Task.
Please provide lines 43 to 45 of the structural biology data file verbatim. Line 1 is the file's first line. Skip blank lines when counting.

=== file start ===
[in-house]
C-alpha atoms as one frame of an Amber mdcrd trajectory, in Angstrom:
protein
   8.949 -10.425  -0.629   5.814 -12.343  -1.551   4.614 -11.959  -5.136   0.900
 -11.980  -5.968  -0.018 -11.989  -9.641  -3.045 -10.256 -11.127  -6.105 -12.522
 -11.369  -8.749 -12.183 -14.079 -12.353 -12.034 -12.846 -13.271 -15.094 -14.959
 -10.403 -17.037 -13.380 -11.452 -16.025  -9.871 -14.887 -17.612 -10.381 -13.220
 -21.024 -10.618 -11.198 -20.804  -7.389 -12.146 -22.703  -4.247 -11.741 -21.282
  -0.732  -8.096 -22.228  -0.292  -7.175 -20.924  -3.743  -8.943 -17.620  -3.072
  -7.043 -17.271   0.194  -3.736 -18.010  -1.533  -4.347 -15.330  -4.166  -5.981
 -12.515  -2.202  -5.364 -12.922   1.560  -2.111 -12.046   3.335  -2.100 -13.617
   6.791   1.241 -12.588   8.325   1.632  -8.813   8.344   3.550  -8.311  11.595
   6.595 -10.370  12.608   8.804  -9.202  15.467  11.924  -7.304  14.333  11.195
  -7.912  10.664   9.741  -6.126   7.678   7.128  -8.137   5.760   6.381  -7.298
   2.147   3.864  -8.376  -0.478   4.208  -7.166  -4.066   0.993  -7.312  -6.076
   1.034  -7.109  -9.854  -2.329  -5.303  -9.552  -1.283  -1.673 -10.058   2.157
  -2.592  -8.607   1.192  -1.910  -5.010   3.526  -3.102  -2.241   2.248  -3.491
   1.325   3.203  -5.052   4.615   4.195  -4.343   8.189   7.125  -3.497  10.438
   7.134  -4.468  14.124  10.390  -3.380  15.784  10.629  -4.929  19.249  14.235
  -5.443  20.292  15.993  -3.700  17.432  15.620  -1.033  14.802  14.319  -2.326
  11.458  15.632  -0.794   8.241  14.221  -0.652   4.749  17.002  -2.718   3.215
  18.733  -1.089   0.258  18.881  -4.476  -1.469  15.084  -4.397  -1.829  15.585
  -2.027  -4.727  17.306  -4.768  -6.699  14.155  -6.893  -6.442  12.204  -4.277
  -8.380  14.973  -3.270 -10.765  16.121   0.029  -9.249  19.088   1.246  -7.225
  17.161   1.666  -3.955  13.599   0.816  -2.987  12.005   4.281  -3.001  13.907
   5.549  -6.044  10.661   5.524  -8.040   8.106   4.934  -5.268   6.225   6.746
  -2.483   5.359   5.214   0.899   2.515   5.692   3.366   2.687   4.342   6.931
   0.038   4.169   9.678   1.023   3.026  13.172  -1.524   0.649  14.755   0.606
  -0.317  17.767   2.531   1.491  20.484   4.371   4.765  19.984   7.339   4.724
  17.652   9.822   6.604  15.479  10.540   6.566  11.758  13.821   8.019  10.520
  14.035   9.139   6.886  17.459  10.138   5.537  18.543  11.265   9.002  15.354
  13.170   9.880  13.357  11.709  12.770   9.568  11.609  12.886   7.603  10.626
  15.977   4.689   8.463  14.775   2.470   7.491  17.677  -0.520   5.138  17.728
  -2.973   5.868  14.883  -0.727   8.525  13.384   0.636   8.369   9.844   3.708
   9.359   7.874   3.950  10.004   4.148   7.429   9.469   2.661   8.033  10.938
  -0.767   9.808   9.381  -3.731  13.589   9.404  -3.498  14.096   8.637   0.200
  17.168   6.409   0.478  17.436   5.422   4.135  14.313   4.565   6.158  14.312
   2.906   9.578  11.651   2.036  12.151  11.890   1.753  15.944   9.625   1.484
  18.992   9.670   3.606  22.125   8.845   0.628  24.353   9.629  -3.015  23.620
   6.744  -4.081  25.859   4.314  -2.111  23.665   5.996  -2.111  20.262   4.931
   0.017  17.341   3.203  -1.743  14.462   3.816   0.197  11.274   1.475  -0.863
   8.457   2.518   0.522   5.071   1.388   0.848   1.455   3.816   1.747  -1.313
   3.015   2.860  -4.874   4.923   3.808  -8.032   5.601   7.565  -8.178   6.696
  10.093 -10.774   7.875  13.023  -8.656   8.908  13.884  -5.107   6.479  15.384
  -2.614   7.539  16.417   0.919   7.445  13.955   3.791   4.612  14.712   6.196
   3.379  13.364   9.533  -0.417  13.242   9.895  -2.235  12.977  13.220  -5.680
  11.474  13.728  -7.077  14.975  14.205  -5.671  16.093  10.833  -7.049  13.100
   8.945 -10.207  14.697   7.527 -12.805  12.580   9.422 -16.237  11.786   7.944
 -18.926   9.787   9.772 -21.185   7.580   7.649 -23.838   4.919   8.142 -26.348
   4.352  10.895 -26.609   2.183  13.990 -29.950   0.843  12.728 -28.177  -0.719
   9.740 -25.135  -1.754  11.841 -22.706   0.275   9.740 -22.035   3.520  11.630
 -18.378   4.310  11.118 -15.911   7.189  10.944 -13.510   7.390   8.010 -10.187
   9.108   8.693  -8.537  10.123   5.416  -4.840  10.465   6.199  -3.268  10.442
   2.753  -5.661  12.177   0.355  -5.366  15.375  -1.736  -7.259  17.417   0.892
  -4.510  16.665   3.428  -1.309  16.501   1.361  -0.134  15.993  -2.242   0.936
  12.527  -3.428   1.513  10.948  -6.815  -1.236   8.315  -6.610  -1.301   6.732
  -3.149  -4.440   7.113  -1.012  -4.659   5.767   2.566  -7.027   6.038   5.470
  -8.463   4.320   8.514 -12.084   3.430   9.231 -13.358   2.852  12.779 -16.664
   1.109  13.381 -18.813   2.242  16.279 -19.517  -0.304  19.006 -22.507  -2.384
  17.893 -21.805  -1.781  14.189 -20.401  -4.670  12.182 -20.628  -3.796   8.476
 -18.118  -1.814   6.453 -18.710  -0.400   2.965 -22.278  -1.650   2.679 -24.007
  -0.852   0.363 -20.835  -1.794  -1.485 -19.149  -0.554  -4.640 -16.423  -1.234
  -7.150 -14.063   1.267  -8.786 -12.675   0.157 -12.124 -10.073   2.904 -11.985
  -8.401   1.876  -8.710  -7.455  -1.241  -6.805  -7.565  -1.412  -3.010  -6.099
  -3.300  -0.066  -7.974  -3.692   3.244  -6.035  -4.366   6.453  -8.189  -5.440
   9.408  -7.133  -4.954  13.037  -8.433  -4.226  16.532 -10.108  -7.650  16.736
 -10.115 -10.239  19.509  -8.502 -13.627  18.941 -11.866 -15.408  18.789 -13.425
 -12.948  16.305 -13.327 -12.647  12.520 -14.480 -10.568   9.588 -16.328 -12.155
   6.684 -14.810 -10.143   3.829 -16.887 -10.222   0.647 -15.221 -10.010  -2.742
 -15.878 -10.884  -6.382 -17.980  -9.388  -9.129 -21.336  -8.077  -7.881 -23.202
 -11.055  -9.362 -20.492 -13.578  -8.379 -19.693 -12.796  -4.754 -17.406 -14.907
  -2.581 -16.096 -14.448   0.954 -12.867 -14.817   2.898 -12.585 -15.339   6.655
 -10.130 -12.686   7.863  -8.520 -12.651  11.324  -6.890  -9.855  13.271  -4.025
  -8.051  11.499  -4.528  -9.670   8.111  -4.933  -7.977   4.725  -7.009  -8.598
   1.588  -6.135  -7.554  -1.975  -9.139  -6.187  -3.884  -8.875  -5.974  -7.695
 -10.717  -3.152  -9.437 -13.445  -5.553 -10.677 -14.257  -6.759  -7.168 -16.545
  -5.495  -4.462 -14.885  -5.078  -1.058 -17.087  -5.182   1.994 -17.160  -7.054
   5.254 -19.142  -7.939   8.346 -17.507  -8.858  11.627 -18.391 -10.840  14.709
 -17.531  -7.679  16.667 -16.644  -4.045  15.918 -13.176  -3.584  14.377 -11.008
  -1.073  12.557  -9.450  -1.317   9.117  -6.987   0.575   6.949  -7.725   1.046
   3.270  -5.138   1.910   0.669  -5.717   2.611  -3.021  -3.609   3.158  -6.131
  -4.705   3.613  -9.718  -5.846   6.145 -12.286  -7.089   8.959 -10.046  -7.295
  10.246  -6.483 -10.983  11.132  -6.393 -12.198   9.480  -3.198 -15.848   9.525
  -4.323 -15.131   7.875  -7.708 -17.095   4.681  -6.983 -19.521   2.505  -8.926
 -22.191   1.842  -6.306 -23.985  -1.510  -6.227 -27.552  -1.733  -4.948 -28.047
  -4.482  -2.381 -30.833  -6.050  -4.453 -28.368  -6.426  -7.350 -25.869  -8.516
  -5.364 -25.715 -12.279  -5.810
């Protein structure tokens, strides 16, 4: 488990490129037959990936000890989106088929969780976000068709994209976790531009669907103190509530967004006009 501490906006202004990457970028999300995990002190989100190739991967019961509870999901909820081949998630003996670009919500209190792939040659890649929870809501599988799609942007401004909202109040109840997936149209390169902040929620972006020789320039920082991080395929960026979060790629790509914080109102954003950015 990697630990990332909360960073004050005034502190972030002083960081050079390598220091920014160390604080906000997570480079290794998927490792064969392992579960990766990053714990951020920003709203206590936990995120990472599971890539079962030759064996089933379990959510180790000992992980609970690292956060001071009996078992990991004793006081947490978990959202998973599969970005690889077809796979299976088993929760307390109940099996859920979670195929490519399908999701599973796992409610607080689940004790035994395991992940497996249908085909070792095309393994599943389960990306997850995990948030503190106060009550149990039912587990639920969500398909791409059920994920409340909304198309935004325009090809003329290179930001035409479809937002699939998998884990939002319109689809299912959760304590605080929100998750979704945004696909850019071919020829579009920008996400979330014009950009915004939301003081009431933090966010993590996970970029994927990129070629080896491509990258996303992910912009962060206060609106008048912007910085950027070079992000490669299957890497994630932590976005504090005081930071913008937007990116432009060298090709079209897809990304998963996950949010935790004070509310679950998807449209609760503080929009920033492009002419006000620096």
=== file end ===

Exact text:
   3.015   2.860  -4.874   4.923   3.808  -8.032   5.601   7.565  -8.178   6.696
  10.093 -10.774   7.875  13.023  -8.656   8.908  13.884  -5.107   6.479  15.384
  -2.614   7.539  16.417   0.919   7.445  13.955   3.791   4.612  14.712   6.196